The state Department of Transportation's Website Advertising Pilot Project has evolved from manually posted images to a sophisticated system that allows government agencies to target various factors, generate more revenue and adapt to more modern civic strategies.
As government agencies face the economic reality of generating alternate revenue streams, formerly non-traditional methods are becoming common civic strategies. Since 2011, the Washington state Department of Transportation (WSDOT) has conducted a pilot project to allow advertising on popular online traffic and traveler information pages.
In its first three years, the pilot generated $168,177. The legislature provided $75,000 in start-up costs, which were paid off by early 2013. But today? The project produces about $7,000 per month, says Tonia Buell, WSDOT’s project development and communications manager for public-private partnerships.
When the Website Advertising Pilot Project first launched, the ads consisted of static images that were manually posted to the Web pages. Today, however, WSDOT uses ad-serving software that can target various factors, such as time of day, unique visitors and impressions.
“It’s more sophisticated now, and we’re generating more revenue because of it,” Buell said. “Our advertisers are very pleased and keep coming back, and this shows the success of our business. We have click-through rates as high as .34 percent.”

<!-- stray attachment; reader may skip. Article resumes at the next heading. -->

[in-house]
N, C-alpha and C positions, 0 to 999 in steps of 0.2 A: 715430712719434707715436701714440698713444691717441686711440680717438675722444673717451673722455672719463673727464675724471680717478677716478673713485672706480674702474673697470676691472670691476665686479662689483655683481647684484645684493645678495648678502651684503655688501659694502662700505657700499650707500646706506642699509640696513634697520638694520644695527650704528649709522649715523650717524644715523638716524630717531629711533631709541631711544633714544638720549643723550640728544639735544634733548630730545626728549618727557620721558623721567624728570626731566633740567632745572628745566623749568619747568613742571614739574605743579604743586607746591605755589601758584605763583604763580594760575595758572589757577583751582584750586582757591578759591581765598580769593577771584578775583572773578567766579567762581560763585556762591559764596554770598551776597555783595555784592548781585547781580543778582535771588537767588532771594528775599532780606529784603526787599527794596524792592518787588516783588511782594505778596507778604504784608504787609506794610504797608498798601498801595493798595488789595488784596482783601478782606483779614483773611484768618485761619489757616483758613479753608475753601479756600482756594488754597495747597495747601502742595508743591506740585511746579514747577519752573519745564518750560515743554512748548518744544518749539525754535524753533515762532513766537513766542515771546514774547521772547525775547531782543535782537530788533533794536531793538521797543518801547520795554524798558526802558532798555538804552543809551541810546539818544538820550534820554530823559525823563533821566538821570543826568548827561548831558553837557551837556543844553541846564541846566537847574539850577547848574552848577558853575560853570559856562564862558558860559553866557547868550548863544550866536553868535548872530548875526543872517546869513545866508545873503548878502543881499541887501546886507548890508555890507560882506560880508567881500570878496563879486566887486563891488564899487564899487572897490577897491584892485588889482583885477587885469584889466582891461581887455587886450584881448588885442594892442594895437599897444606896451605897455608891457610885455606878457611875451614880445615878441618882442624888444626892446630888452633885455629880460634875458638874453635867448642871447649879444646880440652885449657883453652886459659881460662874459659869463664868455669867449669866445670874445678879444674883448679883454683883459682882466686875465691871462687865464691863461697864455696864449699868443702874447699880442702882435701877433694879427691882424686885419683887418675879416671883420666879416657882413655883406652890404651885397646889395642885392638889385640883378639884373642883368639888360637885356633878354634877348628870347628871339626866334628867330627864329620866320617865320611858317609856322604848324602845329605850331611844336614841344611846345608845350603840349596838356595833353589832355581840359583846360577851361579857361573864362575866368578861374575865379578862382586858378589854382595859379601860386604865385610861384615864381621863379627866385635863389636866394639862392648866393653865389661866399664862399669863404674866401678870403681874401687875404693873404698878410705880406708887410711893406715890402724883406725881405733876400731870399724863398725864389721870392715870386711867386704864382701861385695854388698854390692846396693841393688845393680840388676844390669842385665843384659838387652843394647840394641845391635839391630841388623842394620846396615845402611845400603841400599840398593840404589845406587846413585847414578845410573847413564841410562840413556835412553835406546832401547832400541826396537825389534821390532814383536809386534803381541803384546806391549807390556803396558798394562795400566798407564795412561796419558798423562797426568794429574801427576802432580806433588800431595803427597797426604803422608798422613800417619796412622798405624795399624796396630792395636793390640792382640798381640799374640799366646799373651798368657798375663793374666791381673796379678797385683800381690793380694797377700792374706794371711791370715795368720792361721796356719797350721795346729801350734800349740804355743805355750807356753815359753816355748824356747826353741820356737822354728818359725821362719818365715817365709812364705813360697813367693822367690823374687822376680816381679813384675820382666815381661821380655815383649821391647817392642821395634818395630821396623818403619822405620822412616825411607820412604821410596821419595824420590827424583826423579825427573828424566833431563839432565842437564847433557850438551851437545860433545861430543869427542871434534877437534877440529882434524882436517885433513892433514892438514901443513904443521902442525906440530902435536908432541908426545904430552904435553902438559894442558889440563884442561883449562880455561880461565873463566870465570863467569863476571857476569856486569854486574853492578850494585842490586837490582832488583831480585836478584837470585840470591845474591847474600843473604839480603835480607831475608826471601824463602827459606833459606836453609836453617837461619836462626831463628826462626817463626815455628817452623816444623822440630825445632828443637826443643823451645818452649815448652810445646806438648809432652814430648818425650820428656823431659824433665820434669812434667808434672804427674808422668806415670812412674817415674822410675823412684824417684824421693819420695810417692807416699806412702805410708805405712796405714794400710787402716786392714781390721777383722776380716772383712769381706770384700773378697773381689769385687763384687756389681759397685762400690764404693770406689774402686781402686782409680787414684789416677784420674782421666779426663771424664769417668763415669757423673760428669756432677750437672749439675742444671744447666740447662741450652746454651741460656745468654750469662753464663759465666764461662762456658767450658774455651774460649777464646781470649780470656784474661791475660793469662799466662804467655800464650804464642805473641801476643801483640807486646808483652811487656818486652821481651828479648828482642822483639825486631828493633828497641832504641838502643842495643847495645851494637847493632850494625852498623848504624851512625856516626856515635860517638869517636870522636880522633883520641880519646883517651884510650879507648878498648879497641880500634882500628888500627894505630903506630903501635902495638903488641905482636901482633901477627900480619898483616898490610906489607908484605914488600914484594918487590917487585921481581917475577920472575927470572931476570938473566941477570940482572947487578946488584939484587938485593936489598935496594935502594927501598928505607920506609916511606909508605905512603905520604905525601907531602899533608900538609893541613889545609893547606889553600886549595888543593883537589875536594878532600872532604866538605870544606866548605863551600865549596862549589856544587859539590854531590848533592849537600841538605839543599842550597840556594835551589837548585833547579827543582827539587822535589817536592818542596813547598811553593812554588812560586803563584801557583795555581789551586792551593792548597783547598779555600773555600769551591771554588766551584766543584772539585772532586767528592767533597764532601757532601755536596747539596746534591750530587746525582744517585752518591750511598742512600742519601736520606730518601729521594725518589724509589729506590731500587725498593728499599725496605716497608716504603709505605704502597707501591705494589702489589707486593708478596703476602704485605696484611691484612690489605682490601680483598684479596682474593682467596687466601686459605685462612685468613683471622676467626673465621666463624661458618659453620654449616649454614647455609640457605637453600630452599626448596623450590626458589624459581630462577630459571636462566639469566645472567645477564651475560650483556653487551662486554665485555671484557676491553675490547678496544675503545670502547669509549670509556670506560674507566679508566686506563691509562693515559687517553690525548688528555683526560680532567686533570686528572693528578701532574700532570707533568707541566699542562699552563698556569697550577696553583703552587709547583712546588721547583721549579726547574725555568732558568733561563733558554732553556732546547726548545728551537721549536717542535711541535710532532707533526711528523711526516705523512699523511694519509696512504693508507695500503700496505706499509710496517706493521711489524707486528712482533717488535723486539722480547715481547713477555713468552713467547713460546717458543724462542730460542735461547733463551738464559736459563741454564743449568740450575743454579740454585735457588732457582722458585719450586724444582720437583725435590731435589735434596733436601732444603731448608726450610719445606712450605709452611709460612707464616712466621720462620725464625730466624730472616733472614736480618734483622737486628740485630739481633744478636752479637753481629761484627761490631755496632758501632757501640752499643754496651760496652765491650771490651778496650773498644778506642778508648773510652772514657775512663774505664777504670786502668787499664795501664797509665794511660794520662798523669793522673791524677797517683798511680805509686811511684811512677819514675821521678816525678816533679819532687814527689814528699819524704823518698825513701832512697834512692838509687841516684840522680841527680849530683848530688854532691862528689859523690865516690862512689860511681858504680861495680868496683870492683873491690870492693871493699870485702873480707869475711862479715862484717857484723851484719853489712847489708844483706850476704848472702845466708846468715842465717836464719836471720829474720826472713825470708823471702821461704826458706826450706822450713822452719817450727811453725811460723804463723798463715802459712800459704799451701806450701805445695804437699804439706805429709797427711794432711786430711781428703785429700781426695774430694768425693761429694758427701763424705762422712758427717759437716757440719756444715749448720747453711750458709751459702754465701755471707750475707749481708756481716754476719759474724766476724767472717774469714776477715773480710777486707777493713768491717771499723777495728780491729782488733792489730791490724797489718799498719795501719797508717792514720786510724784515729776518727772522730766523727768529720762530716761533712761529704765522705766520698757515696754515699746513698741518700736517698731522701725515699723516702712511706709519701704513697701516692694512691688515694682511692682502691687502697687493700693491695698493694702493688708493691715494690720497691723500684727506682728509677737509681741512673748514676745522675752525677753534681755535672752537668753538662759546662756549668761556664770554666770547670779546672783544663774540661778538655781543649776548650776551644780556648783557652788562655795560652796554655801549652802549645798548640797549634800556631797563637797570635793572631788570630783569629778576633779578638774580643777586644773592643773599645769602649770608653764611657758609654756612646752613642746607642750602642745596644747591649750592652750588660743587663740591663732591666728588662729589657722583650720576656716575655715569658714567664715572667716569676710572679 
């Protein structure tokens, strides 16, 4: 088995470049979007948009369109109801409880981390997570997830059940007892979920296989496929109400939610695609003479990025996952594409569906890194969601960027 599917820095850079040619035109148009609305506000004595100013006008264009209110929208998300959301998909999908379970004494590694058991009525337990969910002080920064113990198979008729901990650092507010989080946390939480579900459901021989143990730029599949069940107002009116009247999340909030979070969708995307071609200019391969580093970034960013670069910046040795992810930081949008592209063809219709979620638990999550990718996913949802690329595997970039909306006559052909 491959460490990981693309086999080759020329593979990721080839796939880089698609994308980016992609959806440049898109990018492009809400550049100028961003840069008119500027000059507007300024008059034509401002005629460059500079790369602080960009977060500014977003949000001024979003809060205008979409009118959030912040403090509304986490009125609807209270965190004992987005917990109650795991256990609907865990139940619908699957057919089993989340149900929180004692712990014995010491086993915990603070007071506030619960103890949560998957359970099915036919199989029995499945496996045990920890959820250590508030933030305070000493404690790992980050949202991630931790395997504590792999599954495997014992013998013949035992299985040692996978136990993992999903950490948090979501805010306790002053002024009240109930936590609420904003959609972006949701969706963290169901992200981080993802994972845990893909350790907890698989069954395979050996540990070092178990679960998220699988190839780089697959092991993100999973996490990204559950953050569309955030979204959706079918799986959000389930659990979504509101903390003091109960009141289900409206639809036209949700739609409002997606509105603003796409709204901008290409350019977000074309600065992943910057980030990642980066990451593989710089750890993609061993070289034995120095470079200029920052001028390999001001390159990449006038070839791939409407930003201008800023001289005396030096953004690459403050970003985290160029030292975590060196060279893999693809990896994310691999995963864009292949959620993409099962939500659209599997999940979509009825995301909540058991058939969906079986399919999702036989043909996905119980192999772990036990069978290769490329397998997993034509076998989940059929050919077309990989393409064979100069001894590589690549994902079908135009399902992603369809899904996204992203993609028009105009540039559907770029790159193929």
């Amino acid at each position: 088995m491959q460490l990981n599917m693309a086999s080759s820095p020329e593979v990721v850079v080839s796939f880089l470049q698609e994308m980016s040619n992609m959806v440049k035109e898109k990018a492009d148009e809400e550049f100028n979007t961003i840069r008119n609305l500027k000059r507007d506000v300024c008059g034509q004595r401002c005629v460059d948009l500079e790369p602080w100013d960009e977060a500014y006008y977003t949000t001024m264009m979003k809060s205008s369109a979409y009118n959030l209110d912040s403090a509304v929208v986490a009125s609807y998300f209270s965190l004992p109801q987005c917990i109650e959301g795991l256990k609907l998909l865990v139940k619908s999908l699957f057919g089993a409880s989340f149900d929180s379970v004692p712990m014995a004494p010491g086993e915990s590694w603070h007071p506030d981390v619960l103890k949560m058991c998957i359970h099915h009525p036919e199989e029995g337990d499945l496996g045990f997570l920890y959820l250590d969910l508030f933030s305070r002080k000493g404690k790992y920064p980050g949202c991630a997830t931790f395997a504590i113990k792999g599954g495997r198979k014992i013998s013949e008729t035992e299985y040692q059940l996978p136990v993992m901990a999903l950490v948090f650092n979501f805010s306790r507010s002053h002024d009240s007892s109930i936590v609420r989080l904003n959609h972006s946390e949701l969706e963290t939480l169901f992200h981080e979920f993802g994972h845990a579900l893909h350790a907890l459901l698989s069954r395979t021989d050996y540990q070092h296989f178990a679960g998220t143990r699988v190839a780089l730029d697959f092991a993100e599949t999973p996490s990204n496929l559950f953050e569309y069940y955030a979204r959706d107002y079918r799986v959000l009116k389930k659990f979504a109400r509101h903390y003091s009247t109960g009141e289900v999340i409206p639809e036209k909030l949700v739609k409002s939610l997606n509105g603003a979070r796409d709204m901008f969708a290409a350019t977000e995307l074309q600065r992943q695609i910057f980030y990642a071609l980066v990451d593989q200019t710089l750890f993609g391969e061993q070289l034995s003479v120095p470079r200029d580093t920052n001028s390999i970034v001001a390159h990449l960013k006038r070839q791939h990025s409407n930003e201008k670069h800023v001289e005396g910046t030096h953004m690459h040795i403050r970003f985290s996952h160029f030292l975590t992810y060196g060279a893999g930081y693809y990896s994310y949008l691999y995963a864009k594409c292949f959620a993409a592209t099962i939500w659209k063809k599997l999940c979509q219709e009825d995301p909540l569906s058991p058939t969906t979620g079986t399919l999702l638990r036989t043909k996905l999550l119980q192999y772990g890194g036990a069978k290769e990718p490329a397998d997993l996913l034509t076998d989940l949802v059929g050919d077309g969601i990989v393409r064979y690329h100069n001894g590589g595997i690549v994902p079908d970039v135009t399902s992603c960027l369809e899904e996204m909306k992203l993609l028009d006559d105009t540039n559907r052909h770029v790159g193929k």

Dot-Com vs Dot-Gov
For the Washington State Department of Transportation to offer ads, it is abiding by federal regulations. The General Services Administration, which provides domains ending in dot-gov, prohibits advertising on dot-gov Web pages, Governing reported the year the pilot launched. As a result, the department is placing advertising solely on its dot-com pages.
The department manages two different types of advertising: direct and ad networks. The initial intent was to review the creative for every advertisement prior to publish; however, this proved challenging to do with ad networks, such as Google AdSense, that deliver aggregated ad supply. So to help customize, manage and troubleshoot the advertising pilot, WSDOT signed with Municipal Media Solutions less than one year into the trial.
“We’ve taken a very conservative approach to the ad program,” Buell said, "because our No. 1 priority is to keep the integrity of the website and not have the advertising interfere.”
Buell shared one instance in which the department shut down the advertising due to delayed page-load times. To resolve the issue, Municipal Media Solutions revised the script so that Web pages load before advertising banners.
Three years into the pilot, and the department has not experienced any instances of inappropriate advertising or an ad that breaches the department’s policies. Buell said that the approach is family-friendly and similar to what one might see on a transit system. There are restrictions on alcohol, drugs and guns. Additionally, the ad space is reserved specifically for companies with commercial businesses.